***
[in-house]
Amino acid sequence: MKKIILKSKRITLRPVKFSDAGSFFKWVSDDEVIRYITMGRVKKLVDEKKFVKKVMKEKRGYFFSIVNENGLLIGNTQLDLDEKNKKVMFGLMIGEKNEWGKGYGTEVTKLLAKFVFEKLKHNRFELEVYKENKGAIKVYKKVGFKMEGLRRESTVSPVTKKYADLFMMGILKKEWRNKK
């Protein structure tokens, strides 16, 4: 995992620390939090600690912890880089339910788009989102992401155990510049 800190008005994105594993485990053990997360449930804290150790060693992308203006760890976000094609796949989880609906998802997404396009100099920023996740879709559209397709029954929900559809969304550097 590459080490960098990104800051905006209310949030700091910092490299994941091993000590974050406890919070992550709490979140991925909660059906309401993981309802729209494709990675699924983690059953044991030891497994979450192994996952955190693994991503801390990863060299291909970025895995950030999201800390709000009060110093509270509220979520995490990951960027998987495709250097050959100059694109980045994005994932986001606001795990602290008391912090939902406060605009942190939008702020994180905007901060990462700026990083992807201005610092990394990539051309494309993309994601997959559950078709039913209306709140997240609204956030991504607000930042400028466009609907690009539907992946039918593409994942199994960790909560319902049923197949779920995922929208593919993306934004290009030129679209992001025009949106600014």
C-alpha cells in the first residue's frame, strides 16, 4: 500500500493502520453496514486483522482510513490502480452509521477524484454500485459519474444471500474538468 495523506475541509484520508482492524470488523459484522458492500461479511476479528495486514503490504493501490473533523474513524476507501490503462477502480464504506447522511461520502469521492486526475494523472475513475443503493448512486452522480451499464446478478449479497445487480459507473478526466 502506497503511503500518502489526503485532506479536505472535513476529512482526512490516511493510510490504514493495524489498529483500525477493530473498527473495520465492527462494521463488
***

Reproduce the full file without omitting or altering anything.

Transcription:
[in-house]
Amino acid sequence: MKKIILKSKRITLRPVKFSDAGSFFKWVSDDEVIRYITMGRVKKLVDEKKFVKKVMKEKRGYFFSIVNENGLLIGNTQLDLDEKNKKVMFGLMIGEKNEWGKGYGTEVTKLLAKFVFEKLKHNRFELEVYKENKGAIKVYKKVGFKMEGLRRESTVSPVTKKYADLFMMGILKKEWRNKK
């Protein structure tokens, strides 16, 4: 995992620390939090600690912890880089339910788009989102992401155990510049 800190008005994105594993485990053990997360449930804290150790060693992308203006760890976000094609796949989880609906998802997404396009100099920023996740879709559209397709029954929900559809969304550097 590459080490960098990104800051905006209310949030700091910092490299994941091993000590974050406890919070992550709490979140991925909660059906309401993981309802729209494709990675699924983690059953044991030891497994979450192994996952955190693994991503801390990863060299291909970025895995950030999201800390709000009060110093509270509220979520995490990951960027998987495709250097050959100059694109980045994005994932986001606001795990602290008391912090939902406060605009942190939008702020994180905007901060990462700026990083992807201005610092990394990539051309494309993309994601997959559950078709039913209306709140997240609204956030991504607000930042400028466009609907690009539907992946039918593409994942199994960790909560319902049923197949779920995922929208593919993306934004290009030129679209992001025009949106600014």
C-alpha cells in the first residue's frame, strides 16, 4: 500500500493502520453496514486483522482510513490502480452509521477524484454500485459519474444471500474538468 495523506475541509484520508482492524470488523459484522458492500461479511476479528495486514503490504493501490473533523474513524476507501490503462477502480464504506447522511461520502469521492486526475494523472475513475443503493448512486452522480451499464446478478449479497445487480459507473478526466 502506497503511503500518502489526503485532506479536505472535513476529512482526512490516511493510510490504514493495524489498529483500525477493530473498527473495520465492527462494521463488